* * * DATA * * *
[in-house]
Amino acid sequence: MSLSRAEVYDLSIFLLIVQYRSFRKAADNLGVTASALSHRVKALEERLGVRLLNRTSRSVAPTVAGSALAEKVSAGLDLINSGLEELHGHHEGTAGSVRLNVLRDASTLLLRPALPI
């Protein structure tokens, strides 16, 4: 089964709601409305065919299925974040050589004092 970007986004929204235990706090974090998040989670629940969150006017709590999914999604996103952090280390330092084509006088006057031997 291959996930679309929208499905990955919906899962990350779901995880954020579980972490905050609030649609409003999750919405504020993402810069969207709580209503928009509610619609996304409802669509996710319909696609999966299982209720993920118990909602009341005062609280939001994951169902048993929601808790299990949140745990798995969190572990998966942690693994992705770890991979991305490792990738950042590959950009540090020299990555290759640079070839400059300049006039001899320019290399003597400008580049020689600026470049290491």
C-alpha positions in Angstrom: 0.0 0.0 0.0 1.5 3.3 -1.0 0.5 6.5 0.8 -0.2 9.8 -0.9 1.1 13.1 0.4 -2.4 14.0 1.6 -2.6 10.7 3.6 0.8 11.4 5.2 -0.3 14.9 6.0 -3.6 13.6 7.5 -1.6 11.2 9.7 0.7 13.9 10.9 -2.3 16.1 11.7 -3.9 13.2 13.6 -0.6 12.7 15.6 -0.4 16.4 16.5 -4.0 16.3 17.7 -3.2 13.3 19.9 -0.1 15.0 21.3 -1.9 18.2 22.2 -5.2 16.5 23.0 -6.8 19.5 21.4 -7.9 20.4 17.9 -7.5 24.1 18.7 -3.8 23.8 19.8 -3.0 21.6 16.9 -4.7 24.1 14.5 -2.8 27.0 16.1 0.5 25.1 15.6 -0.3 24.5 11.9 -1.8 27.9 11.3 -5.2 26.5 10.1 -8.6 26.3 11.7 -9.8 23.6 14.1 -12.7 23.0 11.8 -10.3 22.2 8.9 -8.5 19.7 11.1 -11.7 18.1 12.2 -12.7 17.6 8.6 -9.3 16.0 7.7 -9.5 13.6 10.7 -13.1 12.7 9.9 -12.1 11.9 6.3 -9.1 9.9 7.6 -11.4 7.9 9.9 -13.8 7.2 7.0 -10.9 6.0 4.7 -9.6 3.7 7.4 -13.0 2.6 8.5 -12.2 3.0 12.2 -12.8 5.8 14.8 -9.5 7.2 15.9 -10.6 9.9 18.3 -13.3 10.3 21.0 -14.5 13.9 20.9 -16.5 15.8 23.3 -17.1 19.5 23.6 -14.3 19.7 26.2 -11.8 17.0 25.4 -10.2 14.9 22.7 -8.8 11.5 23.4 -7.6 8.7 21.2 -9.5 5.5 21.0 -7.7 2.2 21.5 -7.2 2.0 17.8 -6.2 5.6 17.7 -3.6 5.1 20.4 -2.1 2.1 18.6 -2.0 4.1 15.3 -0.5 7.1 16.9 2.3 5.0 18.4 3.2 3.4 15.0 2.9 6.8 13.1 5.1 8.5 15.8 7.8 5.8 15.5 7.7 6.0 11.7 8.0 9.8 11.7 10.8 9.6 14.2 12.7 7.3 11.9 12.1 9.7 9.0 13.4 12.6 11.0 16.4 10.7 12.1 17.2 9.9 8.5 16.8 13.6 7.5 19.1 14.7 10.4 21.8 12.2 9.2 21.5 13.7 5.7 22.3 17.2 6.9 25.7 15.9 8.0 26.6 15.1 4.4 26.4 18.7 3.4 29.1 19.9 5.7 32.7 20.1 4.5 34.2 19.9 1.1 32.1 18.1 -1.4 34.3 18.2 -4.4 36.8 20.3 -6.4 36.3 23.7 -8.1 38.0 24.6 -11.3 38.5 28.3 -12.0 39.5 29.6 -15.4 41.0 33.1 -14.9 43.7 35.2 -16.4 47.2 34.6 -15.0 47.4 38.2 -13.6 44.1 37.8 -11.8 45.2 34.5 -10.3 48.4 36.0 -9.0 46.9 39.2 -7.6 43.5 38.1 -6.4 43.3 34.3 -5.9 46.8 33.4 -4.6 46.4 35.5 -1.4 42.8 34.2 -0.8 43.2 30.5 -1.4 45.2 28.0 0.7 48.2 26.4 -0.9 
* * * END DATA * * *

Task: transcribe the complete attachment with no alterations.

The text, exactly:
[in-house]
Amino acid sequence: MSLSRAEVYDLSIFLLIVQYRSFRKAADNLGVTASALSHRVKALEERLGVRLLNRTSRSVAPTVAGSALAEKVSAGLDLINSGLEELHGHHEGTAGSVRLNVLRDASTLLLRPALPI
């Protein structure tokens, strides 16, 4: 089964709601409305065919299925974040050589004092 970007986004929204235990706090974090998040989670629940969150006017709590999914999604996103952090280390330092084509006088006057031997 291959996930679309929208499905990955919906899962990350779901995880954020579980972490905050609030649609409003999750919405504020993402810069969207709580209503928009509610619609996304409802669509996710319909696609999966299982209720993920118990909602009341005062609280939001994951169902048993929601808790299990949140745990798995969190572990998966942690693994992705770890991979991305490792990738950042590959950009540090020299990555290759640079070839400059300049006039001899320019290399003597400008580049020689600026470049290491």
C-alpha positions in Angstrom: 0.0 0.0 0.0 1.5 3.3 -1.0 0.5 6.5 0.8 -0.2 9.8 -0.9 1.1 13.1 0.4 -2.4 14.0 1.6 -2.6 10.7 3.6 0.8 11.4 5.2 -0.3 14.9 6.0 -3.6 13.6 7.5 -1.6 11.2 9.7 0.7 13.9 10.9 -2.3 16.1 11.7 -3.9 13.2 13.6 -0.6 12.7 15.6 -0.4 16.4 16.5 -4.0 16.3 17.7 -3.2 13.3 19.9 -0.1 15.0 21.3 -1.9 18.2 22.2 -5.2 16.5 23.0 -6.8 19.5 21.4 -7.9 20.4 17.9 -7.5 24.1 18.7 -3.8 23.8 19.8 -3.0 21.6 16.9 -4.7 24.1 14.5 -2.8 27.0 16.1 0.5 25.1 15.6 -0.3 24.5 11.9 -1.8 27.9 11.3 -5.2 26.5 10.1 -8.6 26.3 11.7 -9.8 23.6 14.1 -12.7 23.0 11.8 -10.3 22.2 8.9 -8.5 19.7 11.1 -11.7 18.1 12.2 -12.7 17.6 8.6 -9.3 16.0 7.7 -9.5 13.6 10.7 -13.1 12.7 9.9 -12.1 11.9 6.3 -9.1 9.9 7.6 -11.4 7.9 9.9 -13.8 7.2 7.0 -10.9 6.0 4.7 -9.6 3.7 7.4 -13.0 2.6 8.5 -12.2 3.0 12.2 -12.8 5.8 14.8 -9.5 7.2 15.9 -10.6 9.9 18.3 -13.3 10.3 21.0 -14.5 13.9 20.9 -16.5 15.8 23.3 -17.1 19.5 23.6 -14.3 19.7 26.2 -11.8 17.0 25.4 -10.2 14.9 22.7 -8.8 11.5 23.4 -7.6 8.7 21.2 -9.5 5.5 21.0 -7.7 2.2 21.5 -7.2 2.0 17.8 -6.2 5.6 17.7 -3.6 5.1 20.4 -2.1 2.1 18.6 -2.0 4.1 15.3 -0.5 7.1 16.9 2.3 5.0 18.4 3.2 3.4 15.0 2.9 6.8 13.1 5.1 8.5 15.8 7.8 5.8 15.5 7.7 6.0 11.7 8.0 9.8 11.7 10.8 9.6 14.2 12.7 7.3 11.9 12.1 9.7 9.0 13.4 12.6 11.0 16.4 10.7 12.1 17.2 9.9 8.5 16.8 13.6 7.5 19.1 14.7 10.4 21.8 12.2 9.2 21.5 13.7 5.7 22.3 17.2 6.9 25.7 15.9 8.0 26.6 15.1 4.4 26.4 18.7 3.4 29.1 19.9 5.7 32.7 20.1 4.5 34.2 19.9 1.1 32.1 18.1 -1.4 34.3 18.2 -4.4 36.8 20.3 -6.4 36.3 23.7 -8.1 38.0 24.6 -11.3 38.5 28.3 -12.0 39.5 29.6 -15.4 41.0 33.1 -14.9 43.7 35.2 -16.4 47.2 34.6 -15.0 47.4 38.2 -13.6 44.1 37.8 -11.8 45.2 34.5 -10.3 48.4 36.0 -9.0 46.9 39.2 -7.6 43.5 38.1 -6.4 43.3 34.3 -5.9 46.8 33.4 -4.6 46.4 35.5 -1.4 42.8 34.2 -0.8 43.2 30.5 -1.4 45.2 28.0 0.7 48.2 26.4 -0.9 